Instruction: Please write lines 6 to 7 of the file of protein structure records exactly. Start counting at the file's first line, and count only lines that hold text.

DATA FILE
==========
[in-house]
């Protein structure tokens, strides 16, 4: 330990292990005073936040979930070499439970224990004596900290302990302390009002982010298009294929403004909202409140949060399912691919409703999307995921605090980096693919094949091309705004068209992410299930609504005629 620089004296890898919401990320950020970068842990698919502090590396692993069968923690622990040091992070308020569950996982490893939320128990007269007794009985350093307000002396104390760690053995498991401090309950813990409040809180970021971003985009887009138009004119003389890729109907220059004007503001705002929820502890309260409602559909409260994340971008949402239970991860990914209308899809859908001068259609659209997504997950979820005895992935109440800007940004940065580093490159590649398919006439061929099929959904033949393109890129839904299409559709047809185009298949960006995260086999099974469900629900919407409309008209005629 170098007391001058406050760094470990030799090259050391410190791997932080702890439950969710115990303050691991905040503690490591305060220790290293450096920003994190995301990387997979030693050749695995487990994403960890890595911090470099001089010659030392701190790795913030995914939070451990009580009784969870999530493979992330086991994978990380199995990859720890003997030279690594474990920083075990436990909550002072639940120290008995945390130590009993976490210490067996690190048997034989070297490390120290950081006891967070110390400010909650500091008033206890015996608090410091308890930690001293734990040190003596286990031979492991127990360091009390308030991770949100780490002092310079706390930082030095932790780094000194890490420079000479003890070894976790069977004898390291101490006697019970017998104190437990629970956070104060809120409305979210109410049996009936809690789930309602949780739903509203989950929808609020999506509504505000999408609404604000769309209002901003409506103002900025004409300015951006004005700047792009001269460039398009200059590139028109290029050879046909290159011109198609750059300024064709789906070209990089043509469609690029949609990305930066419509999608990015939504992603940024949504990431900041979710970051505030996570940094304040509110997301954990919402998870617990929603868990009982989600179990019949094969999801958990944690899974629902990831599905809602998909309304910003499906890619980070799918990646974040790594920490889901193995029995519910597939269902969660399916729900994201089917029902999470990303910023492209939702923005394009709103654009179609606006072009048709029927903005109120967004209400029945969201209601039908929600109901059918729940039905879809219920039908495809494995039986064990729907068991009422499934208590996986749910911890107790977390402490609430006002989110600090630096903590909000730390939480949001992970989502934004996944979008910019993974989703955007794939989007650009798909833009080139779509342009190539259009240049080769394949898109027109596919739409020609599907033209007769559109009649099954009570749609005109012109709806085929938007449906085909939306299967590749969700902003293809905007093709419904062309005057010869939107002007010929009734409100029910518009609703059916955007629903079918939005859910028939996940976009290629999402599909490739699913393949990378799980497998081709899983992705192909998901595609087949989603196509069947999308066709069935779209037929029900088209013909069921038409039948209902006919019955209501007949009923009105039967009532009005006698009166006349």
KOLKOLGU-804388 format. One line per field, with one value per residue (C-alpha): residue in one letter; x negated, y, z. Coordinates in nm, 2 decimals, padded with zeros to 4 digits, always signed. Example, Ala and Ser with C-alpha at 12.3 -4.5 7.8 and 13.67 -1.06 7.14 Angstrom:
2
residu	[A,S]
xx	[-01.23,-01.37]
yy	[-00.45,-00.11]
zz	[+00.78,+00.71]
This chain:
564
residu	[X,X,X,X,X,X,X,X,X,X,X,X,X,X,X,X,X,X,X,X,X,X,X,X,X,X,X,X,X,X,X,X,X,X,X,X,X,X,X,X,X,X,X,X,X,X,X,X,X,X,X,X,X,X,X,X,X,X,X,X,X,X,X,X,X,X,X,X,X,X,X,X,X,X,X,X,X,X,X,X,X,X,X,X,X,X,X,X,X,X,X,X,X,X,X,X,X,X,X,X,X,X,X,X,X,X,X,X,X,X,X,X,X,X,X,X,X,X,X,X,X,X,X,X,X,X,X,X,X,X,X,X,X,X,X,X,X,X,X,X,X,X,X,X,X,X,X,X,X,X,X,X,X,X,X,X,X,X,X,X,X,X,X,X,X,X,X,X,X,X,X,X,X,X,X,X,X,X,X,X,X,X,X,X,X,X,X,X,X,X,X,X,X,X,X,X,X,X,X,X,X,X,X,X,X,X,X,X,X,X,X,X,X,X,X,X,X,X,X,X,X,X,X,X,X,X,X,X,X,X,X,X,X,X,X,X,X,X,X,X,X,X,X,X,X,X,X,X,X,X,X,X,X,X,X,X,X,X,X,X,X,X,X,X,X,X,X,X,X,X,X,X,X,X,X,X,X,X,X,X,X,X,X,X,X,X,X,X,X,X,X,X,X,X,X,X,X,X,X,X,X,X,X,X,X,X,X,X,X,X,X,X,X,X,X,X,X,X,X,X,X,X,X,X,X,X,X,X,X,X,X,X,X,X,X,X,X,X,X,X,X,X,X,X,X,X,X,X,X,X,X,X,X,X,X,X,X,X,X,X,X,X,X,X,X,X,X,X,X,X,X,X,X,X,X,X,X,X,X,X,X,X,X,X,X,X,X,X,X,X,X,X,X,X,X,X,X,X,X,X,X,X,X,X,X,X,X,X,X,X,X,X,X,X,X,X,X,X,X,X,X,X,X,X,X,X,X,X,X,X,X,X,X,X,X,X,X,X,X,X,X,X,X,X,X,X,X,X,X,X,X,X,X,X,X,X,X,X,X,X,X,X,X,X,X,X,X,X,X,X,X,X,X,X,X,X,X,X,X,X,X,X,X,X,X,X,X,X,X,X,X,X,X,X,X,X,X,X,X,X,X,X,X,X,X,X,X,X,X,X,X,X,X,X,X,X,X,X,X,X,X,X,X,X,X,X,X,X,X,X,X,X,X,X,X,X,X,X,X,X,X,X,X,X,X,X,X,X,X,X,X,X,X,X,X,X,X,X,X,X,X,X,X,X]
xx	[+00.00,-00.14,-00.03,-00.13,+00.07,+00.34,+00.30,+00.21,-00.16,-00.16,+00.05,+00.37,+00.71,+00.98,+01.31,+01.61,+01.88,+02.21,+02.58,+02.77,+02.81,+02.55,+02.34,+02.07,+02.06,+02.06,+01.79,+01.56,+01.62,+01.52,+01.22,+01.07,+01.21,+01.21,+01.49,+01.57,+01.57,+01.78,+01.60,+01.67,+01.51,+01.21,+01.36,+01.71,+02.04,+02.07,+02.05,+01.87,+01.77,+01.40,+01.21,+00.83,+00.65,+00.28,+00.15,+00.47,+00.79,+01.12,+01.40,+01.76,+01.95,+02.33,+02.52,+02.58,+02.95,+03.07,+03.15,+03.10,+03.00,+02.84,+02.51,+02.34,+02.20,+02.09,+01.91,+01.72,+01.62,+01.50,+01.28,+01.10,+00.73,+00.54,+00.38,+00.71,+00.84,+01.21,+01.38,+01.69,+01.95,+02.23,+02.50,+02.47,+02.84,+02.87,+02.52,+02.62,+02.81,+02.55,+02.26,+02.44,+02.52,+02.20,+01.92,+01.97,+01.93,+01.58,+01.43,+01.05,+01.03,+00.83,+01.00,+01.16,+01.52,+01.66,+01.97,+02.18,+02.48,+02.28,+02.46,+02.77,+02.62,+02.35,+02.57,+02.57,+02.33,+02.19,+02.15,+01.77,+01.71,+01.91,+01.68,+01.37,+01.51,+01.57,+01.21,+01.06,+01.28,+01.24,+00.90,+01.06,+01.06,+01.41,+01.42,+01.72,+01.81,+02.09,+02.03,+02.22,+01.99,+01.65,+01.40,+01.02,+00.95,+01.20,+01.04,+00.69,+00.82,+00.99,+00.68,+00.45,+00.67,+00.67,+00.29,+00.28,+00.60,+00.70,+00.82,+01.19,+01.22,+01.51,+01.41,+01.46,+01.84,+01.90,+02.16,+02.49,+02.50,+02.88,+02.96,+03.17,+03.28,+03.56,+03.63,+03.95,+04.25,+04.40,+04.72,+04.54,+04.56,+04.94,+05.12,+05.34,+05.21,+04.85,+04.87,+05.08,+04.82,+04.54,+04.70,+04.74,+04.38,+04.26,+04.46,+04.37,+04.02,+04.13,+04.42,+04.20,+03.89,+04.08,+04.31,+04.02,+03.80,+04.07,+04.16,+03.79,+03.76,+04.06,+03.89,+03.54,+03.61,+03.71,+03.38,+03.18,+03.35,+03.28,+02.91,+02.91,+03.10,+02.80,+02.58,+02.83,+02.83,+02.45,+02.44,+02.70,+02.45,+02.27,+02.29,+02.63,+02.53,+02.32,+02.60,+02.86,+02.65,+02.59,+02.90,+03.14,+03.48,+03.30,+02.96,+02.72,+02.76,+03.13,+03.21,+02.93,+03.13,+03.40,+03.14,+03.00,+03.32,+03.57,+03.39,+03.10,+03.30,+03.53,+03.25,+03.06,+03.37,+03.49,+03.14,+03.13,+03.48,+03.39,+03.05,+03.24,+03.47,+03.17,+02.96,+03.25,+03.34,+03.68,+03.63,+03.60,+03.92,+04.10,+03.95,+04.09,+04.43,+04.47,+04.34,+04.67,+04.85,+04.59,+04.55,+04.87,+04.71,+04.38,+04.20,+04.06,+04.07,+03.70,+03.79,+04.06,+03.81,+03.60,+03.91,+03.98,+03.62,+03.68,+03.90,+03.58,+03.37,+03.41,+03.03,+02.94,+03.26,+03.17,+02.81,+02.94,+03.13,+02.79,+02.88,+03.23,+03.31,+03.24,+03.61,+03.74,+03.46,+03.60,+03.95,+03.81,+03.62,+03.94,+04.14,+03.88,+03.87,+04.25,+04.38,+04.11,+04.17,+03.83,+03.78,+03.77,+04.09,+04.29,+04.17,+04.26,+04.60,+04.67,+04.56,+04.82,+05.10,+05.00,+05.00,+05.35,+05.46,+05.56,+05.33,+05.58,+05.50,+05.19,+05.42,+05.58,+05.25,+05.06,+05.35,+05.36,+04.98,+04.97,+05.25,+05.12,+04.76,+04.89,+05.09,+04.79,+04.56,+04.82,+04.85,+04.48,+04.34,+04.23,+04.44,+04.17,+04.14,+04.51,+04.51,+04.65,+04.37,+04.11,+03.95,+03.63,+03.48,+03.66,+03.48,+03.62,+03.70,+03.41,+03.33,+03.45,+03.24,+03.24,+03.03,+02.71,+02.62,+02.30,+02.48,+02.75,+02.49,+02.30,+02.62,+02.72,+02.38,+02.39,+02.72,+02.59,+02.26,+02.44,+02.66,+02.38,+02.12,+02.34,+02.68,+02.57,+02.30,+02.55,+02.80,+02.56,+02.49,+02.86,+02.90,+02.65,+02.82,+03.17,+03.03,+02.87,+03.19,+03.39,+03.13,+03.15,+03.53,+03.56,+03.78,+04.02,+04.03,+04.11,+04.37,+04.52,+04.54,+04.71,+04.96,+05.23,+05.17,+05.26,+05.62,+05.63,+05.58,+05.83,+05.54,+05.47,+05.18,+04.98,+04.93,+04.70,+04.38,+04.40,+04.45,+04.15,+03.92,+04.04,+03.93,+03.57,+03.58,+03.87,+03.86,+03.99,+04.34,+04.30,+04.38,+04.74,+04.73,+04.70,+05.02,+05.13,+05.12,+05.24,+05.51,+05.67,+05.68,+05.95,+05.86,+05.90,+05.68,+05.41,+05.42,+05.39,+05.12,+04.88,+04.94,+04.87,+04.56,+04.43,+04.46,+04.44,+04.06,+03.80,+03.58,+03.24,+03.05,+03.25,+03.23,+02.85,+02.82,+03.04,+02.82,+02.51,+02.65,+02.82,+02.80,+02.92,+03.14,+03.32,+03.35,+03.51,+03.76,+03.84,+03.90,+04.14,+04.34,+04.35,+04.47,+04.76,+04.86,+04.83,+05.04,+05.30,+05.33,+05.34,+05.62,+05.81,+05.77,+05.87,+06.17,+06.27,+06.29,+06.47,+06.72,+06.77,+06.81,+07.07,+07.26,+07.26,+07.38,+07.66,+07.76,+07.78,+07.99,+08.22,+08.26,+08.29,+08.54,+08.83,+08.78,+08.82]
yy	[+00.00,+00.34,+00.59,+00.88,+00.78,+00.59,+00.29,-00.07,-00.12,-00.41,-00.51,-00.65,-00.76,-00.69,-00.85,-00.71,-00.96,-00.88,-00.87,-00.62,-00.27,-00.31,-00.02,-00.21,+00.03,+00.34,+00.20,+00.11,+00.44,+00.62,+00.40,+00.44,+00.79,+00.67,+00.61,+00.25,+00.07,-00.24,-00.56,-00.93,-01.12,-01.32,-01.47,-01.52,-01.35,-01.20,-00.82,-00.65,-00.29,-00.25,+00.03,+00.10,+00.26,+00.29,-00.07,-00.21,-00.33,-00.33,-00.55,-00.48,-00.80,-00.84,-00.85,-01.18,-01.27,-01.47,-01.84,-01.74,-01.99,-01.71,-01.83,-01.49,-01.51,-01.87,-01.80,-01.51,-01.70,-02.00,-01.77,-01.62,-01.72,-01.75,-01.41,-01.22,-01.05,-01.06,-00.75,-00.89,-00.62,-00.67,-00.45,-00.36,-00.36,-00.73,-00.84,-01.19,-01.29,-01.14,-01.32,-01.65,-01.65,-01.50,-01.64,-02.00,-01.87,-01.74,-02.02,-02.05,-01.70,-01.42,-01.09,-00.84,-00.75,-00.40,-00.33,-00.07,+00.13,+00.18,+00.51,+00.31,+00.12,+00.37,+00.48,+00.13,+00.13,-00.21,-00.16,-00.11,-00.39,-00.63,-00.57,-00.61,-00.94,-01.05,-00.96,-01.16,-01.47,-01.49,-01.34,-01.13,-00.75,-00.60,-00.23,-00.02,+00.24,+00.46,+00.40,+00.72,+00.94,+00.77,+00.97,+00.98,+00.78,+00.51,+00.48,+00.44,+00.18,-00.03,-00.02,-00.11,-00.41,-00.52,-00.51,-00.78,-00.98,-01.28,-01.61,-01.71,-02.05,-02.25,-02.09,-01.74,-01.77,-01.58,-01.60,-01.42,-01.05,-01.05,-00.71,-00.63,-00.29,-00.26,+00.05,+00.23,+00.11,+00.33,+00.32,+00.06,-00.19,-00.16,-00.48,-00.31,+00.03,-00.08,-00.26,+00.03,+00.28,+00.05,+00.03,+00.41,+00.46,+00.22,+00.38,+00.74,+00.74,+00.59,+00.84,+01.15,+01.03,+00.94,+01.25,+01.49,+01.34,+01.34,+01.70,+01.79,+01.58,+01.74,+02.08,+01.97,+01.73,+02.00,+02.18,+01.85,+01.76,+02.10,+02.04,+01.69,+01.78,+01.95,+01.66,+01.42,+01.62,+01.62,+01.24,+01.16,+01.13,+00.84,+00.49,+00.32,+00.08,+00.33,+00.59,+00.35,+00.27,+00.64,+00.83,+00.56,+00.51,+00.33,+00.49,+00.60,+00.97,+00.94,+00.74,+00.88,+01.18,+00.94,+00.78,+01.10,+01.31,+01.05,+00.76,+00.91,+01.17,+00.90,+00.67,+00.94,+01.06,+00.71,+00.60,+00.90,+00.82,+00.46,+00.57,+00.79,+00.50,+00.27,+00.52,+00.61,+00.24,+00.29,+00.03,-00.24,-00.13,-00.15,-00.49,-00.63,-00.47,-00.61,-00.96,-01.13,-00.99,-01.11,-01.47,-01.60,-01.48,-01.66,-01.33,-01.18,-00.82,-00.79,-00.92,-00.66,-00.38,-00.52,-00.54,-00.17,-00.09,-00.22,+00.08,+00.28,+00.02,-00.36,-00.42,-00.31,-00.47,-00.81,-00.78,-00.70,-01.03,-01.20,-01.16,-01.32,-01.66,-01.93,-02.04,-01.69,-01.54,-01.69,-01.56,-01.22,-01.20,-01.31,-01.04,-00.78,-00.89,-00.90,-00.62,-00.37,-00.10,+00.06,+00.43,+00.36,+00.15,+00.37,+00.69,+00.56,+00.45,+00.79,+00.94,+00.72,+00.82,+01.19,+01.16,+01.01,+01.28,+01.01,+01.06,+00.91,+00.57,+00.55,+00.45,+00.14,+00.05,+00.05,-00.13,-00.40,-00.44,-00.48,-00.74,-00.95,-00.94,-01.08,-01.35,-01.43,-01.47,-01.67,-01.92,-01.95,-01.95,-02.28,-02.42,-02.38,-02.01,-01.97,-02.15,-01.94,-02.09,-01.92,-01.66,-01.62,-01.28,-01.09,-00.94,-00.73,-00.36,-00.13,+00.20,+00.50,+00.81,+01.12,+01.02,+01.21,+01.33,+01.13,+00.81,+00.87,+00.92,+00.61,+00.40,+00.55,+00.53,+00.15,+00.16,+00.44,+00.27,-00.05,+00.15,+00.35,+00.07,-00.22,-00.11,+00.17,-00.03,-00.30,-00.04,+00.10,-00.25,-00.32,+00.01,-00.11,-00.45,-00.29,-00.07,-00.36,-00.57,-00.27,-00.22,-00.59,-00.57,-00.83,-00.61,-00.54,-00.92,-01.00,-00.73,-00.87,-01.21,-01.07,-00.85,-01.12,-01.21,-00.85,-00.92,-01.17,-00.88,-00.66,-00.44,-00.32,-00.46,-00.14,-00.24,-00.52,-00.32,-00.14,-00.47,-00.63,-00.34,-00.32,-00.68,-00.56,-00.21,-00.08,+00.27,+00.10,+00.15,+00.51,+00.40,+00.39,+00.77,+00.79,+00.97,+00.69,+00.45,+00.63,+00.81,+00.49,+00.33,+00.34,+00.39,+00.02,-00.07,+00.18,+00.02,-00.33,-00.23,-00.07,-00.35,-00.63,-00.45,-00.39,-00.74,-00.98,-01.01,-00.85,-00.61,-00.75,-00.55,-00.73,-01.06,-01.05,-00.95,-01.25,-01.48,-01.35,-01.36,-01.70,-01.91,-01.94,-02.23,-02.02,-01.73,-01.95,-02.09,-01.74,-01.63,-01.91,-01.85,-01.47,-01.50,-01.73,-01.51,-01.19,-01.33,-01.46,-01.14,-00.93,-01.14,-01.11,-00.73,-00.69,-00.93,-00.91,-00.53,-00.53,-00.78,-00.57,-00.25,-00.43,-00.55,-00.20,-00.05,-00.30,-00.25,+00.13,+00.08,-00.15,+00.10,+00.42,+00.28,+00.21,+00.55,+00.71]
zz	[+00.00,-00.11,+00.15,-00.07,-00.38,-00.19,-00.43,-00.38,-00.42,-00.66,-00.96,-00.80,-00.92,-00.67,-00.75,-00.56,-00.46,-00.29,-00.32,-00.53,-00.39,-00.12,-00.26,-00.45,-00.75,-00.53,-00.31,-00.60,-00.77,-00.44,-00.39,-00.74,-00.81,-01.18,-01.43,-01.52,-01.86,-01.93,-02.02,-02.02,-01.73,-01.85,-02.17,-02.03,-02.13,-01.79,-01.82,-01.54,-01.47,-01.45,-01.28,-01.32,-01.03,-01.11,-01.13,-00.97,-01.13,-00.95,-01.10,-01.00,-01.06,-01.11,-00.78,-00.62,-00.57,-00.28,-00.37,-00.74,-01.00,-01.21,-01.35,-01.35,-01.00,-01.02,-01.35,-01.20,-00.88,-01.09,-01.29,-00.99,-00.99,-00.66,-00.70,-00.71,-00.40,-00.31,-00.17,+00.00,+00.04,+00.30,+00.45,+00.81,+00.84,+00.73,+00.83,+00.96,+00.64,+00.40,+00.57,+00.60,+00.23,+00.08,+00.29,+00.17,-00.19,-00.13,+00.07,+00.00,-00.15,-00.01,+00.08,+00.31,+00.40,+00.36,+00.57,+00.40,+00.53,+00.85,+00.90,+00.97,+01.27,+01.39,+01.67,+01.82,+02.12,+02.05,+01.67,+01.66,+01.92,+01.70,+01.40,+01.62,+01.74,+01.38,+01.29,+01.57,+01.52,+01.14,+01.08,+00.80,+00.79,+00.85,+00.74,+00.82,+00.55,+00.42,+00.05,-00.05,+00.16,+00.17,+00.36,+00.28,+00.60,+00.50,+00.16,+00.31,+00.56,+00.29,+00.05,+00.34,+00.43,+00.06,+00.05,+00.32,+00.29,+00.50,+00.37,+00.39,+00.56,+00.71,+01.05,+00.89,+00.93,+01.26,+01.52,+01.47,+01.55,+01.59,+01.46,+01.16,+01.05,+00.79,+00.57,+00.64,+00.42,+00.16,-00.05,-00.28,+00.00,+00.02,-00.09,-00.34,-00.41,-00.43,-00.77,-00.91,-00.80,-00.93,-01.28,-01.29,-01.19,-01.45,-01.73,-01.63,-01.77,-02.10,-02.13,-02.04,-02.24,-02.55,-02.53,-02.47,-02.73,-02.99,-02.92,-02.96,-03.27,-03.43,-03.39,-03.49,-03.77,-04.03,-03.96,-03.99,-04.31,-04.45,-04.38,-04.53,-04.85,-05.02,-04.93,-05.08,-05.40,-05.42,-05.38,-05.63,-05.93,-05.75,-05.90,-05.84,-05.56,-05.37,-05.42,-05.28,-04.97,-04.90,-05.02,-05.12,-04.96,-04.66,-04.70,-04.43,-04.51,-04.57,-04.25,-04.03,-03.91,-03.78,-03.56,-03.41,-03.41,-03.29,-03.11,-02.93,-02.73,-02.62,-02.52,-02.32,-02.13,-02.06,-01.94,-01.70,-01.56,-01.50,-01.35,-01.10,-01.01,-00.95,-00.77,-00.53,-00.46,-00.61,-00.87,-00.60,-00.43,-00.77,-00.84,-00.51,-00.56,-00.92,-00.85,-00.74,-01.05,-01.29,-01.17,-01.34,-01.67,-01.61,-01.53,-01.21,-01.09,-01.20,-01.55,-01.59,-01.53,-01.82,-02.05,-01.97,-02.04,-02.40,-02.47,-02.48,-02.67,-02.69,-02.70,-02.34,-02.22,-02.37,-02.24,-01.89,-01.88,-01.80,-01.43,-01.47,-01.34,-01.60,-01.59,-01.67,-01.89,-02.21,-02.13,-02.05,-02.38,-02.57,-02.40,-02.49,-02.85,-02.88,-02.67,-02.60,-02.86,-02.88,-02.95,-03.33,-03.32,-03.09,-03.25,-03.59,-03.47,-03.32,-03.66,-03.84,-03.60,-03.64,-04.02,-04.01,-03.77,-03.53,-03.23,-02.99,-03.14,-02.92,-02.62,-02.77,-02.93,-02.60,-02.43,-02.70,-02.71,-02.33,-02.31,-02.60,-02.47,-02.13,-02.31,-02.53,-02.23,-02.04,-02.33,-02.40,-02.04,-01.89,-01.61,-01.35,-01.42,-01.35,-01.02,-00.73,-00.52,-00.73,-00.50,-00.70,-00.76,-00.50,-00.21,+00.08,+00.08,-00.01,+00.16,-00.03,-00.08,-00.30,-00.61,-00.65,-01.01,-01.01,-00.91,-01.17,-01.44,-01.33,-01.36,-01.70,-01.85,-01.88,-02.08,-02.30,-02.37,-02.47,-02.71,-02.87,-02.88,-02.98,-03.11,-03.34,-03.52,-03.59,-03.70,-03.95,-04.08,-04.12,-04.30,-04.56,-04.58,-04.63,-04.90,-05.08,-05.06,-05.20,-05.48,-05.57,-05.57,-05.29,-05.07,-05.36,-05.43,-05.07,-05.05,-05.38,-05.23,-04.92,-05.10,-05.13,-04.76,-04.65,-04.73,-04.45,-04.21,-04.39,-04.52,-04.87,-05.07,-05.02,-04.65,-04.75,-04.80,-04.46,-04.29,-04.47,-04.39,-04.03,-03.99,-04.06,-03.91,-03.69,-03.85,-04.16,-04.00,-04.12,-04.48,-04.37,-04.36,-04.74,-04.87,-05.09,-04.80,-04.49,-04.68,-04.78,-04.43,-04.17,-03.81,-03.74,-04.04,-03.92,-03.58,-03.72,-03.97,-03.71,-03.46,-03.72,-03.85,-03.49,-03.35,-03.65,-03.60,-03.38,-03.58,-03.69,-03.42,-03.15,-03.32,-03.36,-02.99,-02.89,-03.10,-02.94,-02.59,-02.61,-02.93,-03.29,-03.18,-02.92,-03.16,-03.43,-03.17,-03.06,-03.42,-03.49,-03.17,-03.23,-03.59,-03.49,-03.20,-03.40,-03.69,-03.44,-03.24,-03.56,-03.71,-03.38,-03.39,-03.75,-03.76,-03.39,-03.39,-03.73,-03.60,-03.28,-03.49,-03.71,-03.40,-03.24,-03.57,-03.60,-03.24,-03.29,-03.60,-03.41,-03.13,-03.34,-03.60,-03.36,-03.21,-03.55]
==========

xx	[-01.23,-01.37]
yy	[-00.45,-00.11]